Wrestling a “Johnson”

Always kiss a fish on the lips!

An 11 pound walleye is tough.  A 6 lb. smallmouth bass is tougher.  Wrestling an 18 lb. Great Lakes salmon is as easy as reeling in a wide open, 15 horse Johnson outboard engine…it isn’t coming in until it is out of gas. 

Learning that you are not the fisherman you THINK you are is hard to accept.  Knowing that a rod has been in my hand every summer since my second birthday made this realization painful.  Salmon fishing kicked the living snot out of my “living country strong” …er, motto.  Come to think of it, have you ever heard a Chuck Norris fact involving salmon?  I didn’t think so.

The day started out well before dawn when the only sound on the water was the mystical clinking and clanging of gently rocking buoys strategically anchored throughout Grand Traverse Bay to mark a channel or navigational hazard.  Cutting through the water at night, depending only on radar and your captain’s skill, is like riding a roller coaster with no hands and no lights on.  A thrilling free fall.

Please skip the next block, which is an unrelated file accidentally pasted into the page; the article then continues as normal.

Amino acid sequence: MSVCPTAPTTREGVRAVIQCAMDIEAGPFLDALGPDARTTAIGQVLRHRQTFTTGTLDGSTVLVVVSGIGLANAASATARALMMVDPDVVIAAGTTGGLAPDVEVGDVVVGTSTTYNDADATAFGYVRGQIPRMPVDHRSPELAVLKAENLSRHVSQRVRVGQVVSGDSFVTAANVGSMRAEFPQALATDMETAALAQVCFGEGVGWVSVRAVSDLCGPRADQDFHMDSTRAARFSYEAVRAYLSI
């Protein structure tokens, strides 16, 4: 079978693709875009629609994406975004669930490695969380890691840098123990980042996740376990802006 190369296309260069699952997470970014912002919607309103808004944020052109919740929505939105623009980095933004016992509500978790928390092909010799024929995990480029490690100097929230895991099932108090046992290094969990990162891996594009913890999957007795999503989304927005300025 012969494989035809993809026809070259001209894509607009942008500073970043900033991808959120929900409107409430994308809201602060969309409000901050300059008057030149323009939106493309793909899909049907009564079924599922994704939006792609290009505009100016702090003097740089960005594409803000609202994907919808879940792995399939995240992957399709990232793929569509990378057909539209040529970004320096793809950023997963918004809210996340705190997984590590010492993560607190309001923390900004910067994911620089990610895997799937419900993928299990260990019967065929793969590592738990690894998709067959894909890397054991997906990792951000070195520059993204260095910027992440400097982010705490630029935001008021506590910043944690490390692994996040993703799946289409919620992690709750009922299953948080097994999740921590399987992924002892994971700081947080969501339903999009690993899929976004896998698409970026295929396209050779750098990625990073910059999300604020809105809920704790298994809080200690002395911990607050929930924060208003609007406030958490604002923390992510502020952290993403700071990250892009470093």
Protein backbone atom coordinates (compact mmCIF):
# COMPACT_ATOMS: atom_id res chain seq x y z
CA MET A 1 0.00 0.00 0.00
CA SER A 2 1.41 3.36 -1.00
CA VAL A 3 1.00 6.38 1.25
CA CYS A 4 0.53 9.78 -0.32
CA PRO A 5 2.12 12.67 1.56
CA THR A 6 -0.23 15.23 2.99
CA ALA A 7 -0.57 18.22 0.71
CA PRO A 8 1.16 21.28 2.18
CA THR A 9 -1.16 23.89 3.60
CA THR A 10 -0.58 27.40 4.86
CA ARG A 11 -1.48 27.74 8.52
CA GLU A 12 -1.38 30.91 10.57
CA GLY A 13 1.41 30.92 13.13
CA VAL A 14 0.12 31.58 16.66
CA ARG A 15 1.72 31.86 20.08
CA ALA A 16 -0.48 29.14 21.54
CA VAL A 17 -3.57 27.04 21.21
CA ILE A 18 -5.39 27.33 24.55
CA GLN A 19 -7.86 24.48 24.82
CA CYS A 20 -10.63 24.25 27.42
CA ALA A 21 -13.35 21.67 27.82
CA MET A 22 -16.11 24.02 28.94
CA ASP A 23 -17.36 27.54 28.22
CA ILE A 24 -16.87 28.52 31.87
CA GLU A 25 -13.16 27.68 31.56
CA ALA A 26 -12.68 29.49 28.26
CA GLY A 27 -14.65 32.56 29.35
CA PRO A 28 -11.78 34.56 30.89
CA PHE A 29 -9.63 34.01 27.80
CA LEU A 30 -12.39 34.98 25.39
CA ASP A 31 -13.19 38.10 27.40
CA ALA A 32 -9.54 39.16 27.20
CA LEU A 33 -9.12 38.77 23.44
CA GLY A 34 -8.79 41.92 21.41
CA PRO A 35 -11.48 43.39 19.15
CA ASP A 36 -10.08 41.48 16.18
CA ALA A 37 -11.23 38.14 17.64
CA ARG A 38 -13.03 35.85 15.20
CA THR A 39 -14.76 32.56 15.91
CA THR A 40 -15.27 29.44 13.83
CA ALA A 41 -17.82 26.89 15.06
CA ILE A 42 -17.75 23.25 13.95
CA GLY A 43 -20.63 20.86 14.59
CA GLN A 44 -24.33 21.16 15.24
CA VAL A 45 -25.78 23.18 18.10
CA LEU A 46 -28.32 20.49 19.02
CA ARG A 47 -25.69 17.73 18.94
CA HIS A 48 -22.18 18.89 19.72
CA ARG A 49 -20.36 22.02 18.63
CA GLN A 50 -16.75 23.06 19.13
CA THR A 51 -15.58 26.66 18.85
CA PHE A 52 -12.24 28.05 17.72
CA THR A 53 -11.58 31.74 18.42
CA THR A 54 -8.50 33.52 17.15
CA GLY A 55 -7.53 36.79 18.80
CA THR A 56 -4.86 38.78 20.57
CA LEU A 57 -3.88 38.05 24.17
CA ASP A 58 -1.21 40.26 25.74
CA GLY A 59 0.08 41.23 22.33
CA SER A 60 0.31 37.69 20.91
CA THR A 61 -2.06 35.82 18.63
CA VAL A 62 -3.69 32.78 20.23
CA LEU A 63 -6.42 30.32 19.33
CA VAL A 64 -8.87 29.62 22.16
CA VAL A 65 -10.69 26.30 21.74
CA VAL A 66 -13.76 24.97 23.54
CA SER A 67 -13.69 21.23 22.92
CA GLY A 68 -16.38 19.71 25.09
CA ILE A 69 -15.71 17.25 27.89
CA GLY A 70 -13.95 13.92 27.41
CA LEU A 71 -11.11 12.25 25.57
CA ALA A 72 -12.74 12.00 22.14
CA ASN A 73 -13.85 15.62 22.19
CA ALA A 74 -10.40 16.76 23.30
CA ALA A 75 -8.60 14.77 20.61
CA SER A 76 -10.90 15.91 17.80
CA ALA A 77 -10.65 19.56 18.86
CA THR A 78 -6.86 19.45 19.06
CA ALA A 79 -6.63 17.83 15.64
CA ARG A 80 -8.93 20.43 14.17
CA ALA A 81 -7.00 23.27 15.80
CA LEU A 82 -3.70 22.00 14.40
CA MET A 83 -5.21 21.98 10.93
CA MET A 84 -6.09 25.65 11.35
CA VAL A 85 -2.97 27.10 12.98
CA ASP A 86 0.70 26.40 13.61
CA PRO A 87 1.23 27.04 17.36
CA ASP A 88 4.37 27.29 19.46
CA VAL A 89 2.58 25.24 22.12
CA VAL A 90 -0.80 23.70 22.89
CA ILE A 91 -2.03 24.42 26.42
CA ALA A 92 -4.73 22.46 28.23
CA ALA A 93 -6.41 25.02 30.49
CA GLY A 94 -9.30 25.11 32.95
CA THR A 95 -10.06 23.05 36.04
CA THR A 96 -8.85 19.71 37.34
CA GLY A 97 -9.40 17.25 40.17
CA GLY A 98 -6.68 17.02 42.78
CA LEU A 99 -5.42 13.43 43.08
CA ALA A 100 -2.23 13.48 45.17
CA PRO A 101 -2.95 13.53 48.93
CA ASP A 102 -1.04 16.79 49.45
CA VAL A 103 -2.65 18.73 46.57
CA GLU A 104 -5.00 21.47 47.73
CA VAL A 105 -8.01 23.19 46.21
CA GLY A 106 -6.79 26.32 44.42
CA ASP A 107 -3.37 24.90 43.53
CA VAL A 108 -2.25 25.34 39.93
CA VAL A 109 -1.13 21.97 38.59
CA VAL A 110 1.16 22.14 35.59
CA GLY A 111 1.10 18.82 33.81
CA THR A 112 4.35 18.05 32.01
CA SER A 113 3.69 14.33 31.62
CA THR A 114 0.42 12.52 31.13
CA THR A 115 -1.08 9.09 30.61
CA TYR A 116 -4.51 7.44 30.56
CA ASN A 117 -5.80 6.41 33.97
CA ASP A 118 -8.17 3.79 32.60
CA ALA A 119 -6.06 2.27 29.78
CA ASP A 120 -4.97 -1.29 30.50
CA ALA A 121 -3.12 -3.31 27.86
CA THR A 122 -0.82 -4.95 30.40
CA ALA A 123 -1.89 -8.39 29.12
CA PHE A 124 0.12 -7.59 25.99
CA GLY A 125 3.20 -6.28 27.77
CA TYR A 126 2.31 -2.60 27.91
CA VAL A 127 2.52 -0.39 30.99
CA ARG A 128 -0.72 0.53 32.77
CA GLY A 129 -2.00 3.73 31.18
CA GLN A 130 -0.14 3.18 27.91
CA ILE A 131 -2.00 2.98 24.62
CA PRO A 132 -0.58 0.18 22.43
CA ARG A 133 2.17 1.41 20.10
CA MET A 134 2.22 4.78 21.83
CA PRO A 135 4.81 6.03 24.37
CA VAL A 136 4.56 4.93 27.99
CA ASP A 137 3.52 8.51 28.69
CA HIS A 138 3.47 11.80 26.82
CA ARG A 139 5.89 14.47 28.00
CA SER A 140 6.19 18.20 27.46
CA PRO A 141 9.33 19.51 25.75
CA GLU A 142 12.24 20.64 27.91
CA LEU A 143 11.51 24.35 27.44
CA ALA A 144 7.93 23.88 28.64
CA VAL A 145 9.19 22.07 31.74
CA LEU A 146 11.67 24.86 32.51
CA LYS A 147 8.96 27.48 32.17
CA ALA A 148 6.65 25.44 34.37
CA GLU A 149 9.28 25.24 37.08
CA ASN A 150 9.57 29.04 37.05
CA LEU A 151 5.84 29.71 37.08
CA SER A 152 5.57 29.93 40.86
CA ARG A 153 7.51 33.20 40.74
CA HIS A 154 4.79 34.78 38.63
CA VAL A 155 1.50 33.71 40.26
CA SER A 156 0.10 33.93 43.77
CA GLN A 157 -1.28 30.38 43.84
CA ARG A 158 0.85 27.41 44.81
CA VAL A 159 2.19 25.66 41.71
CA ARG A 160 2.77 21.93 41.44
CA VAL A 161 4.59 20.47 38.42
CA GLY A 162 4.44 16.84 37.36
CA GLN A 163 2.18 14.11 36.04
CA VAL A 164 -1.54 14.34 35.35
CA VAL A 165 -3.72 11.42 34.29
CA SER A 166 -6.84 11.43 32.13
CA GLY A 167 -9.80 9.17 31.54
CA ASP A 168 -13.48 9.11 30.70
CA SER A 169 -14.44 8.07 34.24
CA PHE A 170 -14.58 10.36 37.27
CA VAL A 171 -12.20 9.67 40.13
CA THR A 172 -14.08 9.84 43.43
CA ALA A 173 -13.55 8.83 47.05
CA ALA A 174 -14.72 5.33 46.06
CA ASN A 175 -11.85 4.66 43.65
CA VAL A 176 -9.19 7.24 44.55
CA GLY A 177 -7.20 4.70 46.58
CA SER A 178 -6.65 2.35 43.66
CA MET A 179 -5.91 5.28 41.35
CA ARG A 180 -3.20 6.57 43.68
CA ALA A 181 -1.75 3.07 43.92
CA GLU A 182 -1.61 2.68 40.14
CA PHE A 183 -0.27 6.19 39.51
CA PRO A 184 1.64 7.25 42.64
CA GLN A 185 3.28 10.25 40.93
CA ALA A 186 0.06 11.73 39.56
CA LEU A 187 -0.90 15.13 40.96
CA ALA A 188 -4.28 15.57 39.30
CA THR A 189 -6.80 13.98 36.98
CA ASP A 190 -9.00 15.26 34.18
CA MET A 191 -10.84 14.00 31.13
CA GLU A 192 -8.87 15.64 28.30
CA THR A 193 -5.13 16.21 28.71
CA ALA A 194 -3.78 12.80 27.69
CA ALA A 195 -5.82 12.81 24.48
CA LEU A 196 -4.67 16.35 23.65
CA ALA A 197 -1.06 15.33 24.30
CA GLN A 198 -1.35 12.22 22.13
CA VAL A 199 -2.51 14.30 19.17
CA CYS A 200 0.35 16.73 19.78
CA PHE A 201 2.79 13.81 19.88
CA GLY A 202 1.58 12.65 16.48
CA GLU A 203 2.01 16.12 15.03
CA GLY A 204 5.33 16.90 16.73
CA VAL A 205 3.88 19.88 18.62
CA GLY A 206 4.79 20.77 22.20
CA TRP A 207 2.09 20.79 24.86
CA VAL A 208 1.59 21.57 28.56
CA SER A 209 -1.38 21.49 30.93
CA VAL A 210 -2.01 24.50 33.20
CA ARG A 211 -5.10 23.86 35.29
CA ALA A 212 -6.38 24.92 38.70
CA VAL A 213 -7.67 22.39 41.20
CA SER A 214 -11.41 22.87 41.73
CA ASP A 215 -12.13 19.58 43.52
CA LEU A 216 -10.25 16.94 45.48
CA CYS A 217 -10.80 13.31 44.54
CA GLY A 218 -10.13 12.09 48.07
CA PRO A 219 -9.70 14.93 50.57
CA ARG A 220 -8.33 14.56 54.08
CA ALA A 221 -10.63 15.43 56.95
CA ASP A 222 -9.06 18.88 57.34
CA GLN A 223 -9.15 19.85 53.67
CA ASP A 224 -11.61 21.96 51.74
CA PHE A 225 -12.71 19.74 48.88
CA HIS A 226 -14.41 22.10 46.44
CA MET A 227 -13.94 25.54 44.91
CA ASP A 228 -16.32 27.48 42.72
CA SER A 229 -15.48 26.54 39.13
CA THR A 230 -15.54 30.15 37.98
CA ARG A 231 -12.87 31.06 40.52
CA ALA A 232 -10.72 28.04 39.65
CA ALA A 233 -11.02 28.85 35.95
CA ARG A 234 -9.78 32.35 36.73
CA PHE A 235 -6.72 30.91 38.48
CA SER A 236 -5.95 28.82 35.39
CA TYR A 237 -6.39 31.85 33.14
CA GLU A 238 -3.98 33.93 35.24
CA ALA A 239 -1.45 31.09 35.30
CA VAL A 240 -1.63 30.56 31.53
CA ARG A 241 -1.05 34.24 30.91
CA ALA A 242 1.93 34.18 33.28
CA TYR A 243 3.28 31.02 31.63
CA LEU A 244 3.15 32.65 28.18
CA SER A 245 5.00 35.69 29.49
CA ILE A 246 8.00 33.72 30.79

Big water air smells fishy-fresh and fills your head.  Twin tsunami waves originate, rise up, and roll away from the port and starboard sides of the vessel as the bow cuts the water in half.  If the moon is full, a hint of white boat wake sparks at the stern.  Getting up at 4 a.m. is easy when this is the reward. 

With 25 miles to the nearest fuel dock my son, my Captain, started to wince and the thought crossed my mind that he was puckered up and trying not to crap his pants.  He was consterpating real hard, focused, and having a catasterstroke, flipping switches on the console in a last ditch effort to milk the engines.  When he couldn’t hide it any longer, he confessed.  We were running on fumes.  A smirk slipped out as I was thinking that my adventure just got bigger when fire shot out of his eyes and burned a hole in me that said, “Knock it off Lieutenant Dan.”